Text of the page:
• In one study, a group of smokers ate one stalk of broccoli per day for 10 days. The broccoli-eaters' DNA had 30% less damage over those 10 days.

  • Our liver is where detoxification happens. We can boost that detoxifying action with a phytonutrient (plant nutrient) called sulphoraphane.

  • Broccoli produces more sulphoraphane than any other plant.

  • Other cruciferous vegetables help, too.

 

References:

Riso P, Martini D, Møller P, Loft S, Bonacina G, Moro M, Porrini M. DNA damage and repair activity after broccoli intake in young healthy smokers. Mutagenesis. 2010 Nov;25(6):595-602. 

 

http://www.ncbi.nlm.nih.gov/pubmed/?term=Nutr.+Cancer%2C+61%2C+232%E2%80%93237.

 

http://nutritionfacts.org/2012/04/12/the-best-detox/

SALAD DRESSING AND CAROTENOID ABSORPTION: HOW TO GET THE MOST NUTRITION FROM YOUR SALAD

Do you automatically reach for nonfat dressing to pour on top of your salad? Think again! When we eat leafy greens, we should be eating them with a small amount of fat from whole plant sources such as seeds, nuts or avocado or a dressing made with these items. 
 

Here's why:

  • Many of the carotenoids (plant nutrients) in salad are fat soluble…

  • So you absorb much more of these nutrients when you add a small amount of fat to your salad!

  • Studies show that carotenoid absorption from salads is greater when the salad includes avocados.

  • Be Careful - use nuts, seeds and avocados in a controlled and strategic manner, especially if you have a weight issue, and avoid processed oils.

 

References:

M. J. Brown, M. G. Ferruzzi, M. L. Nguyen, D. A. Cooper, A. L. Eldridge, S. J. Schwartz, and W. S. White. Carotenoid bioavailability is higher from salads ingested with full-fat than with fat-reduced salad dressings as measured with electrochemical detection. American journal of clinical nutrition, 80(2):396, 2004. 

N. Z. Unlu, T. Bohn, S. K. Clinton, and S. J. Schwartz. Carotenoid absorption from salad and salsa by humans is enhanced by the addition of avocado or avocado oil. Journal of Nutrition, 135(3):431, 2005. 

IS YOUR SMART PHONE A PAIN IN THE NECK?

We're all too familiar with the image of a person hunched over, head bent down while staring at a smart phone. The bad news is that the more time you spend doing this, the more likely you will develop neck problems such as muscular neck strain and more permanent cervical spine problems such as herniated discs. Please be mindful of your posture when you are using your smart phone, and coming soon - an app that will warn you to correct your posture to avoid neck injury.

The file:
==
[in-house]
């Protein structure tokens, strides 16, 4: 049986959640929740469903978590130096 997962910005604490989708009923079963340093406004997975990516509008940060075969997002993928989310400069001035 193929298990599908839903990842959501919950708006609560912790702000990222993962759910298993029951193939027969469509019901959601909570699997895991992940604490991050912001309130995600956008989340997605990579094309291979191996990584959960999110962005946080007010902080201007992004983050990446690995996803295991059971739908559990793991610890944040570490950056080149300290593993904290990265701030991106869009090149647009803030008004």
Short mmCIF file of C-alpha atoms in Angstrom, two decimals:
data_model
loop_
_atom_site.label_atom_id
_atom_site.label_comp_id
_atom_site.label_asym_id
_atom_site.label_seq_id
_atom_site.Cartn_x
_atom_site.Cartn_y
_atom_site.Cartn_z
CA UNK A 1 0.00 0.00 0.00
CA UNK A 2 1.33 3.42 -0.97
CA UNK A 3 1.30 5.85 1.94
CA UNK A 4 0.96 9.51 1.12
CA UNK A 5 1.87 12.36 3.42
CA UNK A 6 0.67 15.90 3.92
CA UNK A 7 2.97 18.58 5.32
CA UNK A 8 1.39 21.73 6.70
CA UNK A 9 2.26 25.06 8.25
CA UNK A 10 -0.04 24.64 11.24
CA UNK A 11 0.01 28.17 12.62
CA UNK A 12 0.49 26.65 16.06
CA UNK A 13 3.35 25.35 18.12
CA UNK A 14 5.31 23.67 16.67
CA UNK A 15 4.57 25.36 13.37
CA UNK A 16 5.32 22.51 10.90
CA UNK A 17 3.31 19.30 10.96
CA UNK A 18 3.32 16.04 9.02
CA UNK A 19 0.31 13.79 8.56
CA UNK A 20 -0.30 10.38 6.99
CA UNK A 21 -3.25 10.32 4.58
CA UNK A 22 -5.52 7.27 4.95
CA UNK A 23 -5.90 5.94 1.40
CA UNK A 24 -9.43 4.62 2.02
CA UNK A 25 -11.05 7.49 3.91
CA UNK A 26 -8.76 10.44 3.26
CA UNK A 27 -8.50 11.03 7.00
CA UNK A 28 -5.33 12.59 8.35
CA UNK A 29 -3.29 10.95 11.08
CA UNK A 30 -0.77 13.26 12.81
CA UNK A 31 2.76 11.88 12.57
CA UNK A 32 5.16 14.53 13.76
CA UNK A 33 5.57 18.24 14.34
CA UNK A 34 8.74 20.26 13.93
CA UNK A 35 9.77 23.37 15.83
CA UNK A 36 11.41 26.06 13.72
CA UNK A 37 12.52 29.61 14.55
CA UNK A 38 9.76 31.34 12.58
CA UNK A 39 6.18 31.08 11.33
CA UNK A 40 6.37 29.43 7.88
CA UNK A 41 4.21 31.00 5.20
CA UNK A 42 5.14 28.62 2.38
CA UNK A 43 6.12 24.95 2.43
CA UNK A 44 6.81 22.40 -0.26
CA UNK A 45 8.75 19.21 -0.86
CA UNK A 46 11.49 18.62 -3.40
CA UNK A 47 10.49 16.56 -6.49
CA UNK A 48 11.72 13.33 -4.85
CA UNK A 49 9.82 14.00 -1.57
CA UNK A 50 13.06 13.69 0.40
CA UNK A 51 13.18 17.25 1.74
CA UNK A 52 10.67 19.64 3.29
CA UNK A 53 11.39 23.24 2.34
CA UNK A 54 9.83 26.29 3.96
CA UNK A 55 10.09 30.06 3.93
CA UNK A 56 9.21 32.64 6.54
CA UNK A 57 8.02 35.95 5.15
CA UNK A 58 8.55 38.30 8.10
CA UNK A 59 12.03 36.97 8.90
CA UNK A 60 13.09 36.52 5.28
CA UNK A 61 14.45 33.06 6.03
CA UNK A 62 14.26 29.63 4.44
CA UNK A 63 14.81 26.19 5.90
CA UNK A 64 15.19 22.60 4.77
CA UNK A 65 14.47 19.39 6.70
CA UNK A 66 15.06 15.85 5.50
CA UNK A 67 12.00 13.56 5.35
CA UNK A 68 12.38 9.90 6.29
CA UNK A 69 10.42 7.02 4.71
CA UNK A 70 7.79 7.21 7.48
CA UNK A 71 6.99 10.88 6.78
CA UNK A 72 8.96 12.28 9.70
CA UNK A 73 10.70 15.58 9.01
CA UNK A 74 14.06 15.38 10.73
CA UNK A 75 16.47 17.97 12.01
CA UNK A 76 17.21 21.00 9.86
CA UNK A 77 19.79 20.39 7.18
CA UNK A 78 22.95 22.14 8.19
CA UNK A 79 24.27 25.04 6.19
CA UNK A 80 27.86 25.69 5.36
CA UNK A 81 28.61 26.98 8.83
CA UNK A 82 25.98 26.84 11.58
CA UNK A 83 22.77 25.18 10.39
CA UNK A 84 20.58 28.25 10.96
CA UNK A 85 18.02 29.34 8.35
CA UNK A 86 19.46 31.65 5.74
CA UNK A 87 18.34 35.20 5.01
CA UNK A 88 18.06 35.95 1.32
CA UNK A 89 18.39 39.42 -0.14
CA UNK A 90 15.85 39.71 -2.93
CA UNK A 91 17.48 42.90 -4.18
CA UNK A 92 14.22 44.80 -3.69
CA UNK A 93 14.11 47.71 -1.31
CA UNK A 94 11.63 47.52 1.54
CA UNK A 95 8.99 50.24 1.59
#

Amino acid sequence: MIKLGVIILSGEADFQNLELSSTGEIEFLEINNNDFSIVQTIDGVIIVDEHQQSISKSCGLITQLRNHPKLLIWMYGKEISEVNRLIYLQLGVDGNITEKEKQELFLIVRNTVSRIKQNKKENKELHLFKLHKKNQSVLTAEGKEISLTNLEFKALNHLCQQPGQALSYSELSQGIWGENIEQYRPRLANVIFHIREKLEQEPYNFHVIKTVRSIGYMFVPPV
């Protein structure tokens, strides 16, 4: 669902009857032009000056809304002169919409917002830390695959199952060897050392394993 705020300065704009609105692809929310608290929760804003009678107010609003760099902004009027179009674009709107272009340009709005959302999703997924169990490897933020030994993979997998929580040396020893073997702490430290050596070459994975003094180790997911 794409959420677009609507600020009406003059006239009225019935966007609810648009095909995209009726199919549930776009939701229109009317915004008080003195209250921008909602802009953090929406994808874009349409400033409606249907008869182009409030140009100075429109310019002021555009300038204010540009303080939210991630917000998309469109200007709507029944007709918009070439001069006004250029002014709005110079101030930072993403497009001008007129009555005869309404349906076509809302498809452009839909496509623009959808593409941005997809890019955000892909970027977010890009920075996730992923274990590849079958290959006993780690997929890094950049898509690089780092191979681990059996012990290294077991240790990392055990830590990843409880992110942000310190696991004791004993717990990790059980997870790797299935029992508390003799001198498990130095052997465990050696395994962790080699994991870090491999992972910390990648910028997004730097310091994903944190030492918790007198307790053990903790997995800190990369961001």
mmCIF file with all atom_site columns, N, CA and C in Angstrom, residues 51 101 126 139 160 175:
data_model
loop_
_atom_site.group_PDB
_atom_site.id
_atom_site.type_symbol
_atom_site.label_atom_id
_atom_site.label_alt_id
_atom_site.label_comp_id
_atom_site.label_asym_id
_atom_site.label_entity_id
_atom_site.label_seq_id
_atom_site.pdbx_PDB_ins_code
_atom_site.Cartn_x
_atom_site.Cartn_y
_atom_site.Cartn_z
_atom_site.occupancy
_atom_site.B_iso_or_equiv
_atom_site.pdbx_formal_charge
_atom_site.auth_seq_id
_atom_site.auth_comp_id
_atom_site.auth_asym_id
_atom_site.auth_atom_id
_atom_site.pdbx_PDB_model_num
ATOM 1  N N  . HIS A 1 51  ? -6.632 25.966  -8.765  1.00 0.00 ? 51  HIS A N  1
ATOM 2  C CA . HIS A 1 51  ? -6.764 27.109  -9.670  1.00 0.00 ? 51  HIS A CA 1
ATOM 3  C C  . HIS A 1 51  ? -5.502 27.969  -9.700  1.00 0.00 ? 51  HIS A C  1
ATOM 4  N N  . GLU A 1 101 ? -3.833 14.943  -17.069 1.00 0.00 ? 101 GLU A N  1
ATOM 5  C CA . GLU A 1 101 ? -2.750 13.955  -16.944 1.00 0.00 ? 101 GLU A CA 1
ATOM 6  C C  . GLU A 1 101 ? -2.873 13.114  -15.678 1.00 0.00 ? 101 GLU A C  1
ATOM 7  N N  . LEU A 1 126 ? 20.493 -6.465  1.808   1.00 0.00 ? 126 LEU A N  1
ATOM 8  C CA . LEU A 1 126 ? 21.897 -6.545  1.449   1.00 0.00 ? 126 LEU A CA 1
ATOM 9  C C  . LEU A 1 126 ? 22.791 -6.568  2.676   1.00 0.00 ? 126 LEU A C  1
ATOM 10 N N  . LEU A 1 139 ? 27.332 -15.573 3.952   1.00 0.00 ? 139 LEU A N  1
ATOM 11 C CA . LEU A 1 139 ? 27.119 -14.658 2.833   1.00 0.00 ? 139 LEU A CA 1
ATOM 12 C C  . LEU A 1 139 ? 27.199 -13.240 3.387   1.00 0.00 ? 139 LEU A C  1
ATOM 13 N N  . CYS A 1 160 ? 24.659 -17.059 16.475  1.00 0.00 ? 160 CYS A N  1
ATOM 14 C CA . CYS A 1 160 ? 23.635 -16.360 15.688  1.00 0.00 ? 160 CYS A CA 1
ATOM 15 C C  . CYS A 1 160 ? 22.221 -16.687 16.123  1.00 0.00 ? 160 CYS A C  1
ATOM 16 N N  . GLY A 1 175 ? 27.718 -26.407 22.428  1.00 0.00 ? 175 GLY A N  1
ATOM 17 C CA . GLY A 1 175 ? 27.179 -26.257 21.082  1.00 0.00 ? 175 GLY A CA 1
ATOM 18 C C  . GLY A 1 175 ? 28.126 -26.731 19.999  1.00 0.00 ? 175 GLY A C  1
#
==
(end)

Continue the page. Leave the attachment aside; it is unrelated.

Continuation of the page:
CNN

THE POWER OF SLEEP

Getting 8 hours of sleep each night appears increasingly critical to maintain one's health and prevent chronic illness. Good sleep may do everything from improving memory and concentration to helping us maintain healthy weights and lower the risk for premature aging and Alzheimers.

Time Magazine

A MOMENTOUS SHIFT HAS OCCURRED IN AMERICAN HEALTHCARE

Dr Kim Williams, president-elect of the American College of Cardiology, ignites a firestorm by recommending a Whole Food Plant Based (WFPB) diet.

NY Times

AVOID MOVIE THEATER AND MICROWAVE POPCORN

The artificial butter flavoring known as diacetyl is often found in microwave popcorn and the popcorn sold in movie theaters. Diacetyl is known to cause an irreversible life-threatening lung disorder known as bronchiolitis obliterans.
NutritionFacts.org

 

The chemical has also been shown to promote beta amyloid deposition in the brain. Beta amyloid is the main component of the destructive brain plaques found in Alzheimer's patients.

CBS News

SALT: THE PUBLIC HEALTH CRISIS HIDING IN OUR FOOD

This  NY Times op-ed: The Public Health Crisis Hiding in our Food talks about the enormous amounts of hidden salt the average American consumes - about 80% of it coming to us through restaurant and processed foods. The piece also discusses how concerted public health efforts to reduce salt content in food has a dramatic effect in lowering the incidence of high blood pressure, heart attacks and strokes.

ANTIBIOTICS: THE FAT DRUG

This fascinating article appeared in The NY Times, drawing a connection between America's obesity epidemic and antibiotic use.
NY Times

An important thing to note, though - the author mistakenly states "By the time most meat reaches our table, it contains little or no antibiotics." This is untrue; Conventionally produced animal foods contain plenty of antibiotics. Every time we eat these foods, the antibiotics end up in our intestines, blood and urine and can be measured.
NutritionFacts.org

IS RUNNING BAD FOR YOUR KNEES?

The answer is "No."
There is a widely accepted belief that regular running can cause excessive wear to the weight loading knee joints and cause degenerative arthritis. An interesting study has debunked this belief, demonstrating that, as long as the knees are healthy to start with, running does not increase a person's risk of developing degenerative knee arthritis: 

NY Times


Now, how can we start off with healthy knees and keep them that way? A Whole Food Plant Based (WFPB) diet, of course!

ERECTILE DYSFUNCTION AND THE CONNECTION TO HEART DISEASE

Erectile Dysfunction is defined as the recurrent or persistent inability to attain and/or maintain an erection in order to achieve satisfactory sexual performance.  In America, it is now estimated that 40% of men over the age of 40 have ED!  Most alarming is that new erectile dysfunction in a man aged 40-49 is associated with a FIFTY-FOLD INCREASE in a cardiac event, including sudden death.  What's the connection between ED and coronary heart disease (CHD) - the #1 killer in the U.S.?  Well, both ED and CHD are manifestations of the same disease - atherosclerosis, or clogging of the arteries - in different organ systems. In fact, ED is such a significant red flag, that men who are at least middle-aged who present with ED should be considered to have coronary artery disease until proven otherwise.